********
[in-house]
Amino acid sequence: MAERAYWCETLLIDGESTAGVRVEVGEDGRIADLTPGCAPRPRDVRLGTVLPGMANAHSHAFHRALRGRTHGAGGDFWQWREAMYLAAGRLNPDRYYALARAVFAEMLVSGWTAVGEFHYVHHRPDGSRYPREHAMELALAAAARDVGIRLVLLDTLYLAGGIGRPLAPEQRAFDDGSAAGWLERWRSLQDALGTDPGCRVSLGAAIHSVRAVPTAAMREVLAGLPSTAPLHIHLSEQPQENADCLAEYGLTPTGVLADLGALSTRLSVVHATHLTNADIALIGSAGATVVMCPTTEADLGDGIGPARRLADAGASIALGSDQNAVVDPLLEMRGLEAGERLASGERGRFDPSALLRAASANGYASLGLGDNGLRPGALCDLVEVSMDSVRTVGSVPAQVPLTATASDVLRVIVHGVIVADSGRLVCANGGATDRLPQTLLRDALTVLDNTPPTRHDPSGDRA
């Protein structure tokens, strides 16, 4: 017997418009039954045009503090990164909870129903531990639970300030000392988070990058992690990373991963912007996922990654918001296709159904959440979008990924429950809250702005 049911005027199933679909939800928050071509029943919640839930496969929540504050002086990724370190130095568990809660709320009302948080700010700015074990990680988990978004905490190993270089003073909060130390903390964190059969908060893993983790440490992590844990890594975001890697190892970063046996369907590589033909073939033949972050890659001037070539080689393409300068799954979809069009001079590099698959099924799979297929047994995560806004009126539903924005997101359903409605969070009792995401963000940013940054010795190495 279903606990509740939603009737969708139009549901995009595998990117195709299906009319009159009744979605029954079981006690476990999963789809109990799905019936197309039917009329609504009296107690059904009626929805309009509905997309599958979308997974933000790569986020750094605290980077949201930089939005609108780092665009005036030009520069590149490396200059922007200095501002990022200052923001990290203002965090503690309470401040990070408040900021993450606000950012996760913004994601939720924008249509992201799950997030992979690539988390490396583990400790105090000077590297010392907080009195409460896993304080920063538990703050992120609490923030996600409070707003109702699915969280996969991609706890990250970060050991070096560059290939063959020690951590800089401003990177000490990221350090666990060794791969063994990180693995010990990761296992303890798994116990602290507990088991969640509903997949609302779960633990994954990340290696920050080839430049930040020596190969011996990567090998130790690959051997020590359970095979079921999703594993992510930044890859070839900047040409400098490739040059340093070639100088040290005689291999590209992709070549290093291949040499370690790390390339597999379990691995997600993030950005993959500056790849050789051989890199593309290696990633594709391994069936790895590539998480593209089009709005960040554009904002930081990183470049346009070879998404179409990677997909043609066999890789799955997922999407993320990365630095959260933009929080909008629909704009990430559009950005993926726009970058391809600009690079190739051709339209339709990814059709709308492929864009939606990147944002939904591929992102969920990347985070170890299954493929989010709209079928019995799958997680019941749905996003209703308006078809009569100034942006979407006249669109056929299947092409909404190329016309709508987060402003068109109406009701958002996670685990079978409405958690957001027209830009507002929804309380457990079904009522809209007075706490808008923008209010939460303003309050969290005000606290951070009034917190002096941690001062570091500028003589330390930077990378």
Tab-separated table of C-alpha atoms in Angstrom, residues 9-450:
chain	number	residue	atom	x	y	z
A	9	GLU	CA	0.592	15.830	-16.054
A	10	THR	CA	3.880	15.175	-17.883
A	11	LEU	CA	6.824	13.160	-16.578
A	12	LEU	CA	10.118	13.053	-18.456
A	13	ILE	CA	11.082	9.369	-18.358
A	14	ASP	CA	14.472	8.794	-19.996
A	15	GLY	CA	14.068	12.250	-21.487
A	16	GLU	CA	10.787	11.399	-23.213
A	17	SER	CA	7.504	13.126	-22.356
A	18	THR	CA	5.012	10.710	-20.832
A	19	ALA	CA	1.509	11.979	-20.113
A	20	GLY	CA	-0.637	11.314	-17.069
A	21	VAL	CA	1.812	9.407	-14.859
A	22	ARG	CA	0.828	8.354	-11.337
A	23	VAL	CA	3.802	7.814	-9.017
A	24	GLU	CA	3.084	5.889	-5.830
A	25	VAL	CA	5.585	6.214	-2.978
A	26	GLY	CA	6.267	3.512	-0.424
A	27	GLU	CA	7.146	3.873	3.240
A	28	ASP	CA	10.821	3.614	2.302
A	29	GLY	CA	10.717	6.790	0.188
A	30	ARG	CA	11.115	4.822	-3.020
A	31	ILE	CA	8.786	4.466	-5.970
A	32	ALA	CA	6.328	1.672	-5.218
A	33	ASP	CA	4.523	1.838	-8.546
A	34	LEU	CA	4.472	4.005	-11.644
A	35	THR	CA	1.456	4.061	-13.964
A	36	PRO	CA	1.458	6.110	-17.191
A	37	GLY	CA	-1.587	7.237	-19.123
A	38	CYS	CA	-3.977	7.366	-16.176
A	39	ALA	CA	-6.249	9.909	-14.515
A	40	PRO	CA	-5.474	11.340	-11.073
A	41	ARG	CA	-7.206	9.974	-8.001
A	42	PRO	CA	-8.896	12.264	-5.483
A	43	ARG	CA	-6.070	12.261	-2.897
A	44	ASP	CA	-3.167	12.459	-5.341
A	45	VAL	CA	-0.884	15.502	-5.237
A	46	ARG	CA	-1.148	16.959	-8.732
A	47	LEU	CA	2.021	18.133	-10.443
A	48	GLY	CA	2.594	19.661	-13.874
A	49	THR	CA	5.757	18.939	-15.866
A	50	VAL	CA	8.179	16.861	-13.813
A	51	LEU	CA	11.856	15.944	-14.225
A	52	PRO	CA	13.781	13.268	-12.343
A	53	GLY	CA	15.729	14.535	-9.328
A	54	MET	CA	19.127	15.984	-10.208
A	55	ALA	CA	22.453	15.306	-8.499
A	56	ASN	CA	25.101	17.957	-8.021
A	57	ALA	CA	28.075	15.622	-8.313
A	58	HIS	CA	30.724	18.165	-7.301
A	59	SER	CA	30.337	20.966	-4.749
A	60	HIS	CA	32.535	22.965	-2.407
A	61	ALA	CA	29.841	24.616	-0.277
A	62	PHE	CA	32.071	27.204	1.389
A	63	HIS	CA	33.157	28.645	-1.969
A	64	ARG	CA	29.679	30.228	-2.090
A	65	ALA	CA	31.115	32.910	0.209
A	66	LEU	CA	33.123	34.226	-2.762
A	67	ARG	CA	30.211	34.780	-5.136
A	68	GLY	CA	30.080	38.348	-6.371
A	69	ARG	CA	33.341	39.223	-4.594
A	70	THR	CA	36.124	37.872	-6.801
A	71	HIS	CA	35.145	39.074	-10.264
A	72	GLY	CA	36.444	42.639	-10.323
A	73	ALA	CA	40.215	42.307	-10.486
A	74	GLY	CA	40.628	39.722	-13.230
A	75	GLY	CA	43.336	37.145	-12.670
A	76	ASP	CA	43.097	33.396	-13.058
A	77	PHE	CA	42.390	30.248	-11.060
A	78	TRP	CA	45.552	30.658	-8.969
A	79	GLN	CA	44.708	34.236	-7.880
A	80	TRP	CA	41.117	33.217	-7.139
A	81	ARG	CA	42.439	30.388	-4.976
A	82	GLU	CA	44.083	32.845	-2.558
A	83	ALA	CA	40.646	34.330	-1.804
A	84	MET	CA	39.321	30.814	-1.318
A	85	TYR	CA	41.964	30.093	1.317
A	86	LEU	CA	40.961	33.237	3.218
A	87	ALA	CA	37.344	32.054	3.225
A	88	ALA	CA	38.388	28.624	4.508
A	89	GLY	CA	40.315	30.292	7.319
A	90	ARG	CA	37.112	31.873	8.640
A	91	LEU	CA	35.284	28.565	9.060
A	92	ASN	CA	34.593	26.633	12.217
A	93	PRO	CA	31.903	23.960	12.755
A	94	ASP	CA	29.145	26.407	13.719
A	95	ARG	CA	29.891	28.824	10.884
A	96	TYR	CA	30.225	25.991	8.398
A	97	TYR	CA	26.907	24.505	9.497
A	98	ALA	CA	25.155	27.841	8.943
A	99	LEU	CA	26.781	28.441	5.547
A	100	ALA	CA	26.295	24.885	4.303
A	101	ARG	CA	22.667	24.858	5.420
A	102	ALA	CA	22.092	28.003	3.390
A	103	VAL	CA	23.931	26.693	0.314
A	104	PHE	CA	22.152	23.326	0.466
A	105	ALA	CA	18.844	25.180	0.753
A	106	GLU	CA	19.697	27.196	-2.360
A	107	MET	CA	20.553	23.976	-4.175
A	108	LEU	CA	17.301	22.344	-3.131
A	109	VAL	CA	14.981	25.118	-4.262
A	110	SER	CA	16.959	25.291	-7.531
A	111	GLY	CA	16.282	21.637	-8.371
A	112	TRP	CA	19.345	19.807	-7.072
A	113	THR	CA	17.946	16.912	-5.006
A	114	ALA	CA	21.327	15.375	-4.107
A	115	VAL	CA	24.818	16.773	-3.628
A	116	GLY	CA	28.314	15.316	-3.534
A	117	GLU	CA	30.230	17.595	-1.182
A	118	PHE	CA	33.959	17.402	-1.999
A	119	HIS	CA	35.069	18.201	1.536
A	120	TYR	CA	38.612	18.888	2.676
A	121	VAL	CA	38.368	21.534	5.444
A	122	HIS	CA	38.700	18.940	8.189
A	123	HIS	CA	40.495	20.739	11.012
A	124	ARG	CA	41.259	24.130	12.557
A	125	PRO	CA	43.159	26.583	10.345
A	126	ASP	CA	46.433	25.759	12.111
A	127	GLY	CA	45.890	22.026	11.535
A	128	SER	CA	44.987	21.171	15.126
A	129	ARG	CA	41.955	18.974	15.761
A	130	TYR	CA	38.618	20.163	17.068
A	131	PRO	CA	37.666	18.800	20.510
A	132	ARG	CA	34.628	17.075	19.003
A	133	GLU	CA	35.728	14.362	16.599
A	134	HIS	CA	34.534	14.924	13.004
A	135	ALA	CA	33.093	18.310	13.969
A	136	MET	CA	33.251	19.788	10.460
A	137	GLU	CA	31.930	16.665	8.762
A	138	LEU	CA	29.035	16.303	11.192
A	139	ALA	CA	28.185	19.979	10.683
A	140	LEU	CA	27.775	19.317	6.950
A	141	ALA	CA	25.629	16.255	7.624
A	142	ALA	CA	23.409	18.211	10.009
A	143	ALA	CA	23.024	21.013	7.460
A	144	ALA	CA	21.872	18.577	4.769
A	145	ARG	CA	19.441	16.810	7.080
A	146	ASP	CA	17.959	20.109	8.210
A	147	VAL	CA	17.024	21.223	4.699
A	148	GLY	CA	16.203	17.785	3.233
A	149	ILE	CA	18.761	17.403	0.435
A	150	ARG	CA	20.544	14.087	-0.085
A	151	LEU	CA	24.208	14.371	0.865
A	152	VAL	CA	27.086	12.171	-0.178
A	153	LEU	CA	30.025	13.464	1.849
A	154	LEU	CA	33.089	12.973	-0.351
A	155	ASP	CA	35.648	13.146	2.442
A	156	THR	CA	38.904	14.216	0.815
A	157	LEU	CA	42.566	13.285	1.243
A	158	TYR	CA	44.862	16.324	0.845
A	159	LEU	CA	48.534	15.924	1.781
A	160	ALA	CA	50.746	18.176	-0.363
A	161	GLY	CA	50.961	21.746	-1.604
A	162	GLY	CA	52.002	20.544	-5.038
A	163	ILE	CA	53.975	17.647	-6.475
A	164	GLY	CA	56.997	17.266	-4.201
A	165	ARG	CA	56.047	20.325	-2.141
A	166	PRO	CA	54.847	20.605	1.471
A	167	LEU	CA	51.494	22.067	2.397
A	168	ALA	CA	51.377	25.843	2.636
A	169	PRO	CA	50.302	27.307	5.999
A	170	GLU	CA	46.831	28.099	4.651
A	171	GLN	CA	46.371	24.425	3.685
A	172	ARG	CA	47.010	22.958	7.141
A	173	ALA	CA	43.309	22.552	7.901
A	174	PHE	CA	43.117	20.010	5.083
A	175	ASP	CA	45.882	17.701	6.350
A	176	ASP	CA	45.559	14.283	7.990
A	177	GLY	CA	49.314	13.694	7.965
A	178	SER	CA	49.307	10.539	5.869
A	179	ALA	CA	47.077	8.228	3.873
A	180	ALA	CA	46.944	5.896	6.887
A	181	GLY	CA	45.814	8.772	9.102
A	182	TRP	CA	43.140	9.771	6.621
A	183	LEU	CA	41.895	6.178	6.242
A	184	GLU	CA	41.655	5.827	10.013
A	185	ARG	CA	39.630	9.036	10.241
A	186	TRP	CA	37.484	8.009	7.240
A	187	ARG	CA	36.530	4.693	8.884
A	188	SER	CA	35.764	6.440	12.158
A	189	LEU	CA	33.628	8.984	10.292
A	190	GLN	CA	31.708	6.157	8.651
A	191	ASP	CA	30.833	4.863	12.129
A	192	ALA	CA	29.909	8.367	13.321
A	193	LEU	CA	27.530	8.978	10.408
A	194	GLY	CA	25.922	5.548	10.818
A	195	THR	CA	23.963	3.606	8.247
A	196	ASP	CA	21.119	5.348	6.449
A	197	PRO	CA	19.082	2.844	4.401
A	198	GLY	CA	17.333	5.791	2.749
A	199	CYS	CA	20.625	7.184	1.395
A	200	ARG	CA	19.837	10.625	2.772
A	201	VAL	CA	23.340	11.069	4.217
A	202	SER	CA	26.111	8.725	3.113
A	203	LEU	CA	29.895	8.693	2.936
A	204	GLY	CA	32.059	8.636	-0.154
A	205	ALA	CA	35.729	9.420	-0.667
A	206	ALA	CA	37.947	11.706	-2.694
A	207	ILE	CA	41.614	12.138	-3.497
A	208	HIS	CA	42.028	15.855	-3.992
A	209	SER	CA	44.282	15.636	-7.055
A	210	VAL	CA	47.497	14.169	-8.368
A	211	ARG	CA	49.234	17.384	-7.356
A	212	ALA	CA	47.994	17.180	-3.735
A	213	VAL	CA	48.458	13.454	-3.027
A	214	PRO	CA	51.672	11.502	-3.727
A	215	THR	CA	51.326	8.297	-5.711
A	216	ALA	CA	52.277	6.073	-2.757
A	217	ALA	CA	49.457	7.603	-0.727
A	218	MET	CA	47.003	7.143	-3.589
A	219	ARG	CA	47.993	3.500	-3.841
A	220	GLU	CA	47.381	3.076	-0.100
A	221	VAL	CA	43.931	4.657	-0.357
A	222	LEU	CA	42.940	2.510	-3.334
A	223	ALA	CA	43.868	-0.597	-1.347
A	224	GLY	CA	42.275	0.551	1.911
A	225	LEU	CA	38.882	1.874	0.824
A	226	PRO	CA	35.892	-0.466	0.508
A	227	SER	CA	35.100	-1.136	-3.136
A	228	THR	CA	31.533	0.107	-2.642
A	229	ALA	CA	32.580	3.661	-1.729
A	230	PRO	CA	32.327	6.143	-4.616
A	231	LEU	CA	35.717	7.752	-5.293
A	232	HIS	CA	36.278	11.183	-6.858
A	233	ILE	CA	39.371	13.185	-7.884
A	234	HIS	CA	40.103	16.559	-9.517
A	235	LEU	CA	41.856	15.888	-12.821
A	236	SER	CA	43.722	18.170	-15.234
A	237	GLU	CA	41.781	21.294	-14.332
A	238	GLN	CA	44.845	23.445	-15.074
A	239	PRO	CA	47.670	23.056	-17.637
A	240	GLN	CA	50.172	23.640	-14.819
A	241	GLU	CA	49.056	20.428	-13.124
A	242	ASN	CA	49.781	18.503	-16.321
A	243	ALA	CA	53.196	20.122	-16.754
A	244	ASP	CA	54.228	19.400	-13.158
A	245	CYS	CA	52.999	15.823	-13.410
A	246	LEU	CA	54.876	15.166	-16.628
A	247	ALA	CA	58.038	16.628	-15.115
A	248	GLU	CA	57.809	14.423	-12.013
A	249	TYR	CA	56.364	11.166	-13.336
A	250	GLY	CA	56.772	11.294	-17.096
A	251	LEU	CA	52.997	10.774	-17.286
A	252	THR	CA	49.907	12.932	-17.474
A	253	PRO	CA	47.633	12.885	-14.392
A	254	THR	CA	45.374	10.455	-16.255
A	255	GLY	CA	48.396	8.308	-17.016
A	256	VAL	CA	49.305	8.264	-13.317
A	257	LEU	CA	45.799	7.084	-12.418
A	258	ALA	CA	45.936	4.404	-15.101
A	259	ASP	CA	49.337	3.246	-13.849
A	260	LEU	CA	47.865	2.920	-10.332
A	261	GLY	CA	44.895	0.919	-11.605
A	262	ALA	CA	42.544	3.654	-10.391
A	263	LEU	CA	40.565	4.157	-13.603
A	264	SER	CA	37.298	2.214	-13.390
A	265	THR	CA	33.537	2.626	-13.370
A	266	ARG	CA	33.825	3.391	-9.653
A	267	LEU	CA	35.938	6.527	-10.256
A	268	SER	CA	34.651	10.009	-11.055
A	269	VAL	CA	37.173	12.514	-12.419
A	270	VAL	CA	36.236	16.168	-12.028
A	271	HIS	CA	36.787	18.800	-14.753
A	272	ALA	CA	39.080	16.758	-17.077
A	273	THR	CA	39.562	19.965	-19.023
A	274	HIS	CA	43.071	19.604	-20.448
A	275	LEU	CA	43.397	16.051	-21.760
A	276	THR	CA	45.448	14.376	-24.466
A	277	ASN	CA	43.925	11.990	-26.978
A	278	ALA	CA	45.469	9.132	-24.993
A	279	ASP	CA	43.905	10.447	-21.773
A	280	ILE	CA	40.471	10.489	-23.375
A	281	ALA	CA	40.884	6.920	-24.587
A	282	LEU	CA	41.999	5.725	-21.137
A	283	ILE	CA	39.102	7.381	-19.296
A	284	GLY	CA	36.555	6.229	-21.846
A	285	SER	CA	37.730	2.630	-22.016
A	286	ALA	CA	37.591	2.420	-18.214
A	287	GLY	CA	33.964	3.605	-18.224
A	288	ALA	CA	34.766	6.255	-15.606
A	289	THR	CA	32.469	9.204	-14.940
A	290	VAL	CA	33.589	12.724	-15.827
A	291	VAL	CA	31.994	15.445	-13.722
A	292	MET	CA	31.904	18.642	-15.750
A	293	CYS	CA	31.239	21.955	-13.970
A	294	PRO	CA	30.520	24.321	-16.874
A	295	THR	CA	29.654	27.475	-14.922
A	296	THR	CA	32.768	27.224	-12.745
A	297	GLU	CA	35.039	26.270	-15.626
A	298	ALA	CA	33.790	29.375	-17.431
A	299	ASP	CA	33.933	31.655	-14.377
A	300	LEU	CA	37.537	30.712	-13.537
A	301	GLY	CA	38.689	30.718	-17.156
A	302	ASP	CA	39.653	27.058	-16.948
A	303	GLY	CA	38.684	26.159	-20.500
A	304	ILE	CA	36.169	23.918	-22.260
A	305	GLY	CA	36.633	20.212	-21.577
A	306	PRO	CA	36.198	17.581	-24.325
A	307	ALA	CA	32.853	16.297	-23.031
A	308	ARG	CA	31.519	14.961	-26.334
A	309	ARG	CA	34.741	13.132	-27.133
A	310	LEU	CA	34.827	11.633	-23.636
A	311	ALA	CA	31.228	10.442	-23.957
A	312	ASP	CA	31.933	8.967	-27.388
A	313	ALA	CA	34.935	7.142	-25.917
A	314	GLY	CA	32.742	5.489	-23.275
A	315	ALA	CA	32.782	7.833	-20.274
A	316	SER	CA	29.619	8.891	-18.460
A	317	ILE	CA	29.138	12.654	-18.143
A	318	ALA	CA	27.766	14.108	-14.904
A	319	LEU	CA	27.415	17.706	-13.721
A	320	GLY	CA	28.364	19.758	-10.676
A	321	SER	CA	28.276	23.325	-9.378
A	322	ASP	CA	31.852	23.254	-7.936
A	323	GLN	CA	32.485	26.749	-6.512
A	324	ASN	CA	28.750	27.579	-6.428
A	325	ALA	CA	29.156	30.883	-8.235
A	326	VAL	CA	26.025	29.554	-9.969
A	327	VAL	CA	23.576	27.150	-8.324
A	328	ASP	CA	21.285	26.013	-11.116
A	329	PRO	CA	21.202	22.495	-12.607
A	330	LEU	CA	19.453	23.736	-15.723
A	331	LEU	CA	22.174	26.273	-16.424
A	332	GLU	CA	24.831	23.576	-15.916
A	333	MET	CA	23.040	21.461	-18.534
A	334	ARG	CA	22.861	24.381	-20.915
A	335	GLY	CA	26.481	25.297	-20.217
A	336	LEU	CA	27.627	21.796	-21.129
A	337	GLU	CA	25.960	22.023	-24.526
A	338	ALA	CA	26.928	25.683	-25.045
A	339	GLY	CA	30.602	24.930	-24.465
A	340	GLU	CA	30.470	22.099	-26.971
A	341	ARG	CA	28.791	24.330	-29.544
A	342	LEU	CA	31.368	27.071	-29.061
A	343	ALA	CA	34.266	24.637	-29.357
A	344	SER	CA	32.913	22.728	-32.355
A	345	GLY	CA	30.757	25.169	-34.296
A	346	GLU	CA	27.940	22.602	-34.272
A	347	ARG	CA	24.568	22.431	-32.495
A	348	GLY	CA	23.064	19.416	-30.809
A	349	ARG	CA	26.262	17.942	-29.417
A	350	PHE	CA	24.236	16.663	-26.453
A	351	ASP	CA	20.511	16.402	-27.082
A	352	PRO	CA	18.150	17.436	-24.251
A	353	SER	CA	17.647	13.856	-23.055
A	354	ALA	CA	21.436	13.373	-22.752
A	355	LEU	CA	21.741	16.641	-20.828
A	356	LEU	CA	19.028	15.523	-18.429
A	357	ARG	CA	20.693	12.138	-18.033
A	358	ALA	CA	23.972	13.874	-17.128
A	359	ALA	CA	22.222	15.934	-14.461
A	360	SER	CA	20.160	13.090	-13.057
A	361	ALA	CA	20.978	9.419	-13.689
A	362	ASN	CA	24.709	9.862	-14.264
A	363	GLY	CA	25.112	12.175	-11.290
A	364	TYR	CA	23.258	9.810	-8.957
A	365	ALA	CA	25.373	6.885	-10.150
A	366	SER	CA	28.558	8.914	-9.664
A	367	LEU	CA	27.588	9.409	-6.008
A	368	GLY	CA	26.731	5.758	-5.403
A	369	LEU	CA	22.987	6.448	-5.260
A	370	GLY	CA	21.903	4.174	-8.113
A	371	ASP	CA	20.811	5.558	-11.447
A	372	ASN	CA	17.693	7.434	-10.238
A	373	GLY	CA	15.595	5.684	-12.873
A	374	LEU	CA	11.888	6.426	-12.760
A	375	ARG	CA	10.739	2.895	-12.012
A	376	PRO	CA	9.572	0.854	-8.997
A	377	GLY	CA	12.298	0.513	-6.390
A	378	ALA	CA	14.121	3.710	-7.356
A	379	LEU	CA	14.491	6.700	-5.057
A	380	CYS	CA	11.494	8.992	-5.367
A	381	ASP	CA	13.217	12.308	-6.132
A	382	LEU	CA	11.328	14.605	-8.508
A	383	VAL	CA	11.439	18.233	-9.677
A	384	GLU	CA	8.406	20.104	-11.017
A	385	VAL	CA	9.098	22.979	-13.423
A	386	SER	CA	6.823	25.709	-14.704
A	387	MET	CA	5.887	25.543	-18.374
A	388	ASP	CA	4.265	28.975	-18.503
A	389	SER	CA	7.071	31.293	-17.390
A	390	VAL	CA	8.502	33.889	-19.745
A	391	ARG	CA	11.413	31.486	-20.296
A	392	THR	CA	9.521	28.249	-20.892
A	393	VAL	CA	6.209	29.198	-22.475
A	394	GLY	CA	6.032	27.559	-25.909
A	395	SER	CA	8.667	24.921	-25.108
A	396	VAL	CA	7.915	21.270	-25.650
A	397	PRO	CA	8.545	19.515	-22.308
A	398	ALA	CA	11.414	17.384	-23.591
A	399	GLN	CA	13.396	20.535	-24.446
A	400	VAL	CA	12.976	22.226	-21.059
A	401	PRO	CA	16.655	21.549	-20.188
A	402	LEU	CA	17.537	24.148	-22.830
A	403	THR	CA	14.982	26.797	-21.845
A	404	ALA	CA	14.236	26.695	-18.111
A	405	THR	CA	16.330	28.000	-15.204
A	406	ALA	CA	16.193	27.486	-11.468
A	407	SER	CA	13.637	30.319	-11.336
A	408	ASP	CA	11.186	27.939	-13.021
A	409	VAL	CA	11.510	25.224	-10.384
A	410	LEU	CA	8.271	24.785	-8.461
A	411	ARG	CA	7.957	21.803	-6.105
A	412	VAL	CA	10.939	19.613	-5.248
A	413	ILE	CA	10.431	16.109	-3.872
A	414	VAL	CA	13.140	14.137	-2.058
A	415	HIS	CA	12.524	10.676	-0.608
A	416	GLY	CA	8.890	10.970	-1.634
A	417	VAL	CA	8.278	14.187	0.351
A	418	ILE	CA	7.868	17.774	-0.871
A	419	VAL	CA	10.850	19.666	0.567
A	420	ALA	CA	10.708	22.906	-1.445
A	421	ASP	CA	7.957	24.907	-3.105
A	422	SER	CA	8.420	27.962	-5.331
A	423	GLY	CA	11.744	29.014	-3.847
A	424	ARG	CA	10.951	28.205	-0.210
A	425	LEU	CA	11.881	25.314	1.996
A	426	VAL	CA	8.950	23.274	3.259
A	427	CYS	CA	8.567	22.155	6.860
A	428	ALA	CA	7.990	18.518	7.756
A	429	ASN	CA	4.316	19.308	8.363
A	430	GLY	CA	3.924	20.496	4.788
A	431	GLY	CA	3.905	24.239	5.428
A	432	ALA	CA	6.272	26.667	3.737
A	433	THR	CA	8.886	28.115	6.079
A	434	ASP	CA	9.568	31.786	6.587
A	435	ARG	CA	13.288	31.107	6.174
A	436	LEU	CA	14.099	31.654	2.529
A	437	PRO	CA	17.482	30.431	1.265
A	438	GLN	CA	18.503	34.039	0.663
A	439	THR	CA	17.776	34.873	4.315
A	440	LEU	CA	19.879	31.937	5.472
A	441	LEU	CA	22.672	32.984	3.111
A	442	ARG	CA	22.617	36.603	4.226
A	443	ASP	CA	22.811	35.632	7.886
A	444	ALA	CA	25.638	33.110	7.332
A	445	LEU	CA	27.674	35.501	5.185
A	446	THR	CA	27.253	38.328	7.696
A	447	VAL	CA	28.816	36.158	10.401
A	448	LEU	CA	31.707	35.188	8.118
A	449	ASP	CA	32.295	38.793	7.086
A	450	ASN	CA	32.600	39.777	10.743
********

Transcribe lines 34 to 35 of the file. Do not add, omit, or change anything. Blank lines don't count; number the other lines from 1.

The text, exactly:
A	37	GLY	CA	-1.587	7.237	-19.123
A	38	CYS	CA	-3.977	7.366	-16.176